The Red Sox could use Matt Hall behind an opener.
The Boston Red Sox won’t have five viable options to fill their rotation when the season opens. A case can be made that they’ll struggle to find three healthy pitchers we have confidence in as a starter. That’s going to lead to at least one rotation spot being filled by an opener, a strategy popularized by the Tampa Bay Rays last season.
An opener often only pitches one inning to focus on shutting down the top of the lineup to prevent the opponent from getting off to a quick start. They are treated similar to a closer only in reverse, locking down the first inning instead of the ninth. The remainder of the game is patched together with various relievers but the first man out of the bullpen is typically tasked with tossing multiple innings. The Red Sox will need one of these “bulk” pitchers to follow an opener and lefty Matt Hall has emerged as a candidate.
The sample size from Hall’s career is limited but uninspiring, producing an unsightly 9.48 ERA in 31 1/3 innings over the last two years as a reliever for the Detroit Tigers.
The disappointing results understate his potential. Hall produced a sub-3.00 ERA at each level during his rise through the minor league system while being utilized both as a starter and reliever. He was having a strong 2018 season split between Double-A and Triple-A before getting blasted in his first taste of major league action. Those struggles carried over to 2019 when he struggled in Triple-A and the majors.
Recency bias will spoil the perception of Hall but we’ve seen him have success before, he just needs to prove himself at the big league level. He’s not a high-upside pitcher and isn’t expected to claim a rotation spot but he can carve out a role in the bullpen.
Hall impressed in a few innings of work during a simulated game Monday morning. The analysis of his performance is limited considering there was no defense playing behind him but he threw the ball well. He struck out Rafael Devers by getting him to chase a couple of pitches, including a curve that he swung through for strike three.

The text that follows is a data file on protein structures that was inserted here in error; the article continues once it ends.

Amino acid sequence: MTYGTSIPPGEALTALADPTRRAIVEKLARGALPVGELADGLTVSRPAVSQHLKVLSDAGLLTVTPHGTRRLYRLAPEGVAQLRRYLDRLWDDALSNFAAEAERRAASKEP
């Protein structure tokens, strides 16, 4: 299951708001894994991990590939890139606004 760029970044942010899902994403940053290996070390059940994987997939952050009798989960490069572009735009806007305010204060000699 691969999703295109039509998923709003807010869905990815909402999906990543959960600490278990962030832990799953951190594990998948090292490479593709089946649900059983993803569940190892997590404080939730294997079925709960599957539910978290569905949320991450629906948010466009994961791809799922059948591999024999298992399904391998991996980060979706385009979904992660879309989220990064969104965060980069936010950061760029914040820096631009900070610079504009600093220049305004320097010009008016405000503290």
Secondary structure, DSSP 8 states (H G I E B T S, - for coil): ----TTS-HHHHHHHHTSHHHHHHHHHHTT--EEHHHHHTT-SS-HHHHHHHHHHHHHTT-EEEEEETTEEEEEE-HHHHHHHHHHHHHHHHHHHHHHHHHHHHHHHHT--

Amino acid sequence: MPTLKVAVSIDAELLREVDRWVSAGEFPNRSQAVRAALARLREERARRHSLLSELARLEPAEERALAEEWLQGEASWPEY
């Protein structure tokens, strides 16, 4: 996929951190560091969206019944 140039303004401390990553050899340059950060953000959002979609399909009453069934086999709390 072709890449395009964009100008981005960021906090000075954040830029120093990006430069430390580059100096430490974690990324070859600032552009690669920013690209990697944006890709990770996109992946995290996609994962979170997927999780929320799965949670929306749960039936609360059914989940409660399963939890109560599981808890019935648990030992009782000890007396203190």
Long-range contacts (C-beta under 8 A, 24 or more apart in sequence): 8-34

Manager Ron Roenicke praised his curveball, calling it a “real nice weapon.”
Hall’s curve is his second-most frequently used pitch and comes with a spin rate that is in the 95th percentile, per Baseball Savant. He held opposing hitters to a .226 batting average and .285 WOBA with the curve last year and it was by far his best put-away pitch at 24.6 percent.
The Tigers used Hall for multiple innings in eight of his 16 relief appearances last year, lasting as long as three innings in one outing. If the Red Sox need a pitcher to log multiple innings in relief of an opener, Hall is an option that we know can handle that workload.
Hall produced a solid strikeout rate throughout his minor league career and despite his struggles in the big leagues he still posted a strong 10.4 K/9 last year.
If he’s going to find success at the major league level, the key will be control. Hall was wild last season with a 5.8 BB/9 rate. That’s not a small sample size outlier either, as his walk rate hasn’t been below 3.2 BB/9 since he was in Low-A ball during his pro debut season.
His control issues prevent him from being an ideal choice to be brought in with runners on base but being the bulk guy behind an opener would allow him to enter a clean inning and most of his work would come against the bottom of the opposing lineup.
Hall still has much to prove during Summer Camp to warrant a roster spot but he’s a pitcher to put on the radar with his ability to potentially fill a necessary role on this team.